Oak Harbor’s Kmart is closing its doors for good in late April, according to a company spokesman.
Howard Riefs, director of corporate communications for Sears Holding Corp, said a total of 68 employees, mostly part-time and hourly workers, will lose their jobs.
And another commercial property will sit empty in the city.
On Thursday, a steady stream of customers flowed in and out of Kmart despite the rain outside. Some lamented the fate of the city’s first big-box store, built in 1988.
Katie Cornes said her family just transferred from Southern California, where a lot of Kmarts have already closed. She said the fate of the Oak Harbor store is sad.
“It’s different,” she said. “I don’t like to always go to the same store.”
Kathy Reed, director of the Oak Harbor Chamber of Director, said her biggest concern is for the people who will lose their jobs. She said she hopes another business will fill the space as quickly as possible and replace the lost jobs.
In addition, fewer shopping options isn’t good for the economy, especially when it means residents will drive off the island to find what they want.
“We want shopping dollars to stay on Whidbey Island,” she said.
Reed said Oak Harbor, like many communities, has had an inordinate numbers of businesses closing in recent years. The lot of the old Ford Dealership remains empty, the Whidbey Furniture building is deserted and several buildings downtown are vacant — including the large property of the former Armed Services YMCA.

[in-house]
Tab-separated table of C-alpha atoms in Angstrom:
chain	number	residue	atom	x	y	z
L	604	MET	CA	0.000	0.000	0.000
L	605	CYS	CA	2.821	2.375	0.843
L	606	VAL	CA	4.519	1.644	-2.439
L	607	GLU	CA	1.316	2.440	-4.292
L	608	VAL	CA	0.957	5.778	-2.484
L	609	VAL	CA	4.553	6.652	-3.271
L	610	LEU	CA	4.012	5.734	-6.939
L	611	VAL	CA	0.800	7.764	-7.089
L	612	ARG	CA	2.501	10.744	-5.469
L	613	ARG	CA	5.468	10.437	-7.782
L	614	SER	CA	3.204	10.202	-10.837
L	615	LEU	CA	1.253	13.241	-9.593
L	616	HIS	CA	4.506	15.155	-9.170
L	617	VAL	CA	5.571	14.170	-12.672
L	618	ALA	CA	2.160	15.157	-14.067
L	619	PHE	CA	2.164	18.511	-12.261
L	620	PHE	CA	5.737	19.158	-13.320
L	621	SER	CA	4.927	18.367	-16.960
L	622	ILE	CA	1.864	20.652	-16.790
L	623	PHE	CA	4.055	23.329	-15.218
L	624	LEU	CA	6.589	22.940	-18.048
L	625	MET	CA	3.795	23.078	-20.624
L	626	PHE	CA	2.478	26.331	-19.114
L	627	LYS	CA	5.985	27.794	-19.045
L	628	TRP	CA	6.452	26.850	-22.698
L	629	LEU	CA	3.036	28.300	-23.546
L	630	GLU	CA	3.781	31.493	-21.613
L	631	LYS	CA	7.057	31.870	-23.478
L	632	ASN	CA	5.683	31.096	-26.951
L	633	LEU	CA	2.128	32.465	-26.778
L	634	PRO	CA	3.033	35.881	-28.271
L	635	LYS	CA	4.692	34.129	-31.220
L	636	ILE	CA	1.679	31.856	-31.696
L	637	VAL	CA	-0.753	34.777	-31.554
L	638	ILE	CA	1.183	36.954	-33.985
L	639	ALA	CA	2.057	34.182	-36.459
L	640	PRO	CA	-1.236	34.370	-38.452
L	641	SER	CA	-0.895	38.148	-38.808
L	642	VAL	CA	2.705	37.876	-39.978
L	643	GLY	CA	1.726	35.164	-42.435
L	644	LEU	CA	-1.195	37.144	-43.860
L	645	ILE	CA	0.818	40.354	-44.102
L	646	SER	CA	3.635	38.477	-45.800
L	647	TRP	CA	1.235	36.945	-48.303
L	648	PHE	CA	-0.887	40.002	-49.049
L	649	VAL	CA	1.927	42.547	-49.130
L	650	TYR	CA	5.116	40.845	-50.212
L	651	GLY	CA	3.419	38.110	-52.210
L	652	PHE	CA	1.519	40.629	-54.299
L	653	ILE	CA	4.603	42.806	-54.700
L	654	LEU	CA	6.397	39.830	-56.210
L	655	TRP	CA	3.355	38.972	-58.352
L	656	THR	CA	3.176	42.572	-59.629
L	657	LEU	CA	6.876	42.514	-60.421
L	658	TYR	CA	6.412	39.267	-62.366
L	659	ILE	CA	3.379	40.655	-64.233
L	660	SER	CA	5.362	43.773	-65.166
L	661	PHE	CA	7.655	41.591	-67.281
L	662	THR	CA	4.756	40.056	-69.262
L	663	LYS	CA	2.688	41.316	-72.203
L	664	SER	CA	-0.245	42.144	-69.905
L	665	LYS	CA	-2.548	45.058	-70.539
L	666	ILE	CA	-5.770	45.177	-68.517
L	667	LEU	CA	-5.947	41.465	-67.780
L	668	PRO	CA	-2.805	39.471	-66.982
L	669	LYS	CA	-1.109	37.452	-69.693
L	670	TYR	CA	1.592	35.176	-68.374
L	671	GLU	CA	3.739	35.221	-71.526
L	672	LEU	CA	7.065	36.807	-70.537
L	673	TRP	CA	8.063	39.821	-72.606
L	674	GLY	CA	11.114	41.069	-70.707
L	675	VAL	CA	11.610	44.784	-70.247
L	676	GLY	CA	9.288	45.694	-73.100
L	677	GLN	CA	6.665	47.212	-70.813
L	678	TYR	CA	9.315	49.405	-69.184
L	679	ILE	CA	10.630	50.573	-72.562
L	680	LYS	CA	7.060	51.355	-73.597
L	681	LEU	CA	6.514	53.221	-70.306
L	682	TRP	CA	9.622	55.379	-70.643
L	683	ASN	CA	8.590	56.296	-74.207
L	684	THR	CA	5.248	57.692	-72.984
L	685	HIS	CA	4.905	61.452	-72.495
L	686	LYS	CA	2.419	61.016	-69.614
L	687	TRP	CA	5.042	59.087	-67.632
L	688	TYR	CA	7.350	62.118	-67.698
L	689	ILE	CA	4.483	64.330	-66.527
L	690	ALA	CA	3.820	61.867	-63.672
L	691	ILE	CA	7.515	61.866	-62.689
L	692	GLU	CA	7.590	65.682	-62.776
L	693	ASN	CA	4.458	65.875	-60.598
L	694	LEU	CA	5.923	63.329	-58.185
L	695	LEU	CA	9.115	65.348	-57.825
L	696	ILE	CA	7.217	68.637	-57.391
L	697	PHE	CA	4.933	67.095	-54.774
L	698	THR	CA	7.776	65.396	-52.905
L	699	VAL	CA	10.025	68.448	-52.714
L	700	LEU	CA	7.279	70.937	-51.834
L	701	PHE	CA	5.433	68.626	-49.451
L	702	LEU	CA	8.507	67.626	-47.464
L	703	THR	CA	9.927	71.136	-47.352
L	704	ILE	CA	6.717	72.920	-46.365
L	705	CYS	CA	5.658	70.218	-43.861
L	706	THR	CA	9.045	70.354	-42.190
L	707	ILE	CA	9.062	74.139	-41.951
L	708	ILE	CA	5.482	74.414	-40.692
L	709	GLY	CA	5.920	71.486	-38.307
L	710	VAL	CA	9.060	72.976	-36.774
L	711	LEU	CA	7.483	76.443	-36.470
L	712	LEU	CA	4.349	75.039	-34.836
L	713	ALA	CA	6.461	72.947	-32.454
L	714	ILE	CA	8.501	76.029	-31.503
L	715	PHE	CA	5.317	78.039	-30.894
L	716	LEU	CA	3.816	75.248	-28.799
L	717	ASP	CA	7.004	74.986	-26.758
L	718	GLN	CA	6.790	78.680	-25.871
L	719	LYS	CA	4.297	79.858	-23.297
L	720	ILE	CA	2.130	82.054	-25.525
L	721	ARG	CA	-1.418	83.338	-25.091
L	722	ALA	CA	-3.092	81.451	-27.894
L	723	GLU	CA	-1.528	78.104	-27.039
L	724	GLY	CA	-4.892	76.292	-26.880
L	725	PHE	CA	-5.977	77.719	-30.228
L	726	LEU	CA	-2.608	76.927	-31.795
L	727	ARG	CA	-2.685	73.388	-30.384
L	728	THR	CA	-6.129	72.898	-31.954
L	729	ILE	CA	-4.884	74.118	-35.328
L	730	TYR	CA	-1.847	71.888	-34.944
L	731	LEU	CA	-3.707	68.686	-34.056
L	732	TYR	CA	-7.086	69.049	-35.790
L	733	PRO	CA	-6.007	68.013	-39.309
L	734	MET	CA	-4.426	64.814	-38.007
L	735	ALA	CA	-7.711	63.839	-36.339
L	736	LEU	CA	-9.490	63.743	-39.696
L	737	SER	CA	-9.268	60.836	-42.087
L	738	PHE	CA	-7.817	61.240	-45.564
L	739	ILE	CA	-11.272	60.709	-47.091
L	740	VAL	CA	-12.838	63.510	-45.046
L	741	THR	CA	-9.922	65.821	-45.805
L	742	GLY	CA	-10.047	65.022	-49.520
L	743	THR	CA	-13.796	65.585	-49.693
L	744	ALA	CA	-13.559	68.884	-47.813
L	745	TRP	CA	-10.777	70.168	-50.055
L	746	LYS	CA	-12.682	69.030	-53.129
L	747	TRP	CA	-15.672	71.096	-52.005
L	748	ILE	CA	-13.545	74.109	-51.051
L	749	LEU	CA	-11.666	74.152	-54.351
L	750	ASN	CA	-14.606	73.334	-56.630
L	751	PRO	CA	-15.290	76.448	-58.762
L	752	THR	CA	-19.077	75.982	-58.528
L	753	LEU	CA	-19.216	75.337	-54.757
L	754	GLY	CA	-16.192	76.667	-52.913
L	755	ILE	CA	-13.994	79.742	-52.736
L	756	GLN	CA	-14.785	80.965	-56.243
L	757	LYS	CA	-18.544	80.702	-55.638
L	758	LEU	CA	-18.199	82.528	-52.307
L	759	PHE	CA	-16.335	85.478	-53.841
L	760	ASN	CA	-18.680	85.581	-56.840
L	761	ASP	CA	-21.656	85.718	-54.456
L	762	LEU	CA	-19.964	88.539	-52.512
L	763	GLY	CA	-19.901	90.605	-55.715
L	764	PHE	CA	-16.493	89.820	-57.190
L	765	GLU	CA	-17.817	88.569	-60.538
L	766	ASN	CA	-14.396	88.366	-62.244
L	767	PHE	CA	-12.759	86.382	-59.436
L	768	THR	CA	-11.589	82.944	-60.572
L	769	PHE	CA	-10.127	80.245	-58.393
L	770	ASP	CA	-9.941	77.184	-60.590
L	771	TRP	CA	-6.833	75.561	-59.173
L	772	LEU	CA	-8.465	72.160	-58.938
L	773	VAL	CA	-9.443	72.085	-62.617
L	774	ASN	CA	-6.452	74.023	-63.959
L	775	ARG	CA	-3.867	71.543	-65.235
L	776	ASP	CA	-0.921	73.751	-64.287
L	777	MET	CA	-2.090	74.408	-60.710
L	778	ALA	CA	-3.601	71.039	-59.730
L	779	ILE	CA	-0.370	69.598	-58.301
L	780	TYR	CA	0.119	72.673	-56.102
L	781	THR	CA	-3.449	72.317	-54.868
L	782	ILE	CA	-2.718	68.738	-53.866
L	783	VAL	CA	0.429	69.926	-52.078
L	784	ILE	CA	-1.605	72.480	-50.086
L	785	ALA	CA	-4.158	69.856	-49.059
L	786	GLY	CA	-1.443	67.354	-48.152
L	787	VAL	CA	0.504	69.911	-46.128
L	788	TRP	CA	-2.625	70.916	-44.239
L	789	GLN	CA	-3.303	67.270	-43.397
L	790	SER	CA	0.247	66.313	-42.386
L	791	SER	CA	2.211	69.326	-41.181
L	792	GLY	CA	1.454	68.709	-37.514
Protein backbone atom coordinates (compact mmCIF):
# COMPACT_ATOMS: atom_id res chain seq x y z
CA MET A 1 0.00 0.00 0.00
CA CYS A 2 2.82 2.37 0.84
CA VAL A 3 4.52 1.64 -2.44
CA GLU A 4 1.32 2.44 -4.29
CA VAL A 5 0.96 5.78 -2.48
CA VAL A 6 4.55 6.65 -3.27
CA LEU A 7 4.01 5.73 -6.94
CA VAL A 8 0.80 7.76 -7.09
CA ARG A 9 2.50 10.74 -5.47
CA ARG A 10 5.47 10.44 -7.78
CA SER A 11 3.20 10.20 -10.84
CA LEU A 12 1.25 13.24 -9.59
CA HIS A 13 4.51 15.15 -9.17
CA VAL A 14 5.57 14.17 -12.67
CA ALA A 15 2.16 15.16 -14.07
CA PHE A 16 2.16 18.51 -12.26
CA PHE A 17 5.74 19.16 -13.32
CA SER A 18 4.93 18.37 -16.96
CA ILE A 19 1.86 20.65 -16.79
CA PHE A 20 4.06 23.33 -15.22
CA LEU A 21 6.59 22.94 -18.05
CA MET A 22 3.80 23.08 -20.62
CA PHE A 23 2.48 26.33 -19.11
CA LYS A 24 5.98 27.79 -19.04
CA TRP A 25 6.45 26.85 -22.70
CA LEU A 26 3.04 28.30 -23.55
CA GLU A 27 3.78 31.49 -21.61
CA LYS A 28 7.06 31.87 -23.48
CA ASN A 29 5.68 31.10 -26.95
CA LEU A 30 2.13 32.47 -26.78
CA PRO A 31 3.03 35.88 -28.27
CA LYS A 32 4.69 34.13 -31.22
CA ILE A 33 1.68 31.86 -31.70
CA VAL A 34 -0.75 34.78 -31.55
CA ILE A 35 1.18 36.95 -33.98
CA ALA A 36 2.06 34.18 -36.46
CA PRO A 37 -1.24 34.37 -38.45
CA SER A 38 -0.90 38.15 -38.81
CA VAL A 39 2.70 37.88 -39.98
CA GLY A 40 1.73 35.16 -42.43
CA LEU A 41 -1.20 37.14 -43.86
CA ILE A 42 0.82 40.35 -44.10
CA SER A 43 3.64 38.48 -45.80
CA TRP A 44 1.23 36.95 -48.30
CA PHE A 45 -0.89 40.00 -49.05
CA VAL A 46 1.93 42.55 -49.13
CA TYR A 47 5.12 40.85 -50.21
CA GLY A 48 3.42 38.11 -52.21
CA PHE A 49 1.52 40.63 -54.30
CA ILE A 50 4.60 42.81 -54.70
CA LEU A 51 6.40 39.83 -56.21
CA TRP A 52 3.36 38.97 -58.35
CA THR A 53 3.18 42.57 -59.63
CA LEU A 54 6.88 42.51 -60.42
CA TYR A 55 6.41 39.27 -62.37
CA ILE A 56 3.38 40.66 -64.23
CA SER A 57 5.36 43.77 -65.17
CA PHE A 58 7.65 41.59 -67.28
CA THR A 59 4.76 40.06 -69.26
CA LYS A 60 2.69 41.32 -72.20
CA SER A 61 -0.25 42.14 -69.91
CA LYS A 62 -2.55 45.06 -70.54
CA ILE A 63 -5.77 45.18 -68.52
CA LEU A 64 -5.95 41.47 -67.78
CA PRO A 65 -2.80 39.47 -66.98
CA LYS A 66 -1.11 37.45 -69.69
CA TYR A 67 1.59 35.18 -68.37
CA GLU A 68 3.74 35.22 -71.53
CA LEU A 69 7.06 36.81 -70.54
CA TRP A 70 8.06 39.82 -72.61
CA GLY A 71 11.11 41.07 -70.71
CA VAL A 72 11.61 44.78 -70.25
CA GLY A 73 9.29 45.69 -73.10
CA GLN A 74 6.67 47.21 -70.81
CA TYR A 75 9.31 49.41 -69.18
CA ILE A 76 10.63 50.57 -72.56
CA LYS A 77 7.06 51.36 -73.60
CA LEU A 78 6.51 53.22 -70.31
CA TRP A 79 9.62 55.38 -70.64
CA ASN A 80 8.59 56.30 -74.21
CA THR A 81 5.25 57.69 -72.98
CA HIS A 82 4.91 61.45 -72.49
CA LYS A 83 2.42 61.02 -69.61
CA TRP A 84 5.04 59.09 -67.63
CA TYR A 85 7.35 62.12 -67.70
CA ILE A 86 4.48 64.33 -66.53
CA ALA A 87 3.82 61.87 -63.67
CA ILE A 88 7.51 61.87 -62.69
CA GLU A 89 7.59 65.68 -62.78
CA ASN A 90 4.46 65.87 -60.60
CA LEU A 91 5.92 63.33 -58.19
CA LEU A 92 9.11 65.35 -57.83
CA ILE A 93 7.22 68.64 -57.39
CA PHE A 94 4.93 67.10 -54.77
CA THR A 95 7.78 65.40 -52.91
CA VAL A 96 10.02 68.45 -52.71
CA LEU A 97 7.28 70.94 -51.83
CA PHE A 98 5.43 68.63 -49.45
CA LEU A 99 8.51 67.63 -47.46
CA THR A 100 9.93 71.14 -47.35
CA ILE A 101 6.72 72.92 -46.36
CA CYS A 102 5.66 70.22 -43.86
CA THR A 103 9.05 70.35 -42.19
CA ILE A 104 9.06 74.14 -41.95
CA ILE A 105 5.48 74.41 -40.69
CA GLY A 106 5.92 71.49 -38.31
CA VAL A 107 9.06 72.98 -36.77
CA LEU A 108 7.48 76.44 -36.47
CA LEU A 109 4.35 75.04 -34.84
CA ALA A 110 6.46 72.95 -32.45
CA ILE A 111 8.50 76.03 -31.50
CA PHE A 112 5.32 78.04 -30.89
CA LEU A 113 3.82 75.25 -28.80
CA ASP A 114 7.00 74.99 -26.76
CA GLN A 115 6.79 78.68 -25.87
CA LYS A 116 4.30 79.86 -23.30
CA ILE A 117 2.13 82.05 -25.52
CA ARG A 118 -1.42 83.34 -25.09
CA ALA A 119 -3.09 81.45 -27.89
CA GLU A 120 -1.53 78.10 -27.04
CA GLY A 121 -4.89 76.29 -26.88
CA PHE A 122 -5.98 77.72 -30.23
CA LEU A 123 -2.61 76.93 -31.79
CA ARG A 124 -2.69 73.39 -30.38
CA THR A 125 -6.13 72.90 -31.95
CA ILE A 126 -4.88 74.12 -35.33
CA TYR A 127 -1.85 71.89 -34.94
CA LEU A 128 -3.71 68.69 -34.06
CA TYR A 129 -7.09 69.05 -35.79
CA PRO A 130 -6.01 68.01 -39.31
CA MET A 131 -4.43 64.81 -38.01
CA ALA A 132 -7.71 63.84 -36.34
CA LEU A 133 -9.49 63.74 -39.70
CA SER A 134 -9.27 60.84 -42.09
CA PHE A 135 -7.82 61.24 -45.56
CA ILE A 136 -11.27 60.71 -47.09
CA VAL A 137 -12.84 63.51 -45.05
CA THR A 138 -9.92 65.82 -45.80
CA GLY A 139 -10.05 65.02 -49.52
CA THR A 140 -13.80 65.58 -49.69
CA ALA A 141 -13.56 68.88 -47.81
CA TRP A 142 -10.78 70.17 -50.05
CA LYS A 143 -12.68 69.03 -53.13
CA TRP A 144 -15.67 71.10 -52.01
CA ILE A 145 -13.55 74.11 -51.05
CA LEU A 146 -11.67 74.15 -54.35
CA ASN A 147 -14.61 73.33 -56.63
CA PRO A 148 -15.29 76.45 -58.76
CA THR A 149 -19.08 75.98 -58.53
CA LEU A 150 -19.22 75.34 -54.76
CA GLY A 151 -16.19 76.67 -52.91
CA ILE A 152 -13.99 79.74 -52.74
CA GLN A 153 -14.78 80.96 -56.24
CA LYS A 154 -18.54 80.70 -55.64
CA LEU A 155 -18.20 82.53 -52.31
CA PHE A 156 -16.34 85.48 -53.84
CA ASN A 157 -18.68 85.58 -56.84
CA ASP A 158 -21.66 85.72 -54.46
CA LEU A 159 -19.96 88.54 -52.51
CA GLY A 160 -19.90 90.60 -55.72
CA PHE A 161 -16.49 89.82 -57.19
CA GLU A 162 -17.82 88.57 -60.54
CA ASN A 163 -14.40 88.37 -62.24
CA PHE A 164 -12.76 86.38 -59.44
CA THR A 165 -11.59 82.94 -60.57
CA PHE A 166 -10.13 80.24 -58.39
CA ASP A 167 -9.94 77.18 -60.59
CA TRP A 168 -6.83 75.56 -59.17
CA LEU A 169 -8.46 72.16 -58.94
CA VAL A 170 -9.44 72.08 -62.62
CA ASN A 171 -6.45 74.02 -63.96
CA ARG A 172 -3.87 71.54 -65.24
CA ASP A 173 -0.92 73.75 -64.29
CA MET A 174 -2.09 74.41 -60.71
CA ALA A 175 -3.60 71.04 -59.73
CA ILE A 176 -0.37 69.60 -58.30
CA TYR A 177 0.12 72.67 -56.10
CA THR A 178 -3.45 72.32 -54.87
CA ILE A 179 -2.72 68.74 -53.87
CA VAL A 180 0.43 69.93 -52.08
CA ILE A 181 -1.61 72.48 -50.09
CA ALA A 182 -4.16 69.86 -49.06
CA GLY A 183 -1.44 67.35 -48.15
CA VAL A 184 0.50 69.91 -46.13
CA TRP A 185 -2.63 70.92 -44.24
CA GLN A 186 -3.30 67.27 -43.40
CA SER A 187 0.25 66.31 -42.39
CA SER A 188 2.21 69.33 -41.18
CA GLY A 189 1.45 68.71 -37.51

Kmart Corporation owns the 89,000-square-foot building and 1.48 acres is sits on; the assessed value is $925,000, according to the Island County Assessor’s website.
Riefs didn’t say what, if anything, the company plans to do with the property.
Riefs wrote that the store will remain open for customers until late April.
The store begins its liquidation sale on Feb. 9.
He said “eligible” employees will receive severance and have the opportunity to apply for open positions at area Sears or Kmart stores.
Sears Holdings Corp., the parent company of Sears and Kmart, announced in 2011 that at least 100 stores will close due to declining sales.
“Store closures are part of a series of actions we’re taking to reduce on-going expenses, adjust our asset base, and accelerate the transformation of our business model,” Riefs wrote. “These actions will better enable us to focus our investments on serving our customers and members through integrated retail at the store, online and in the home.”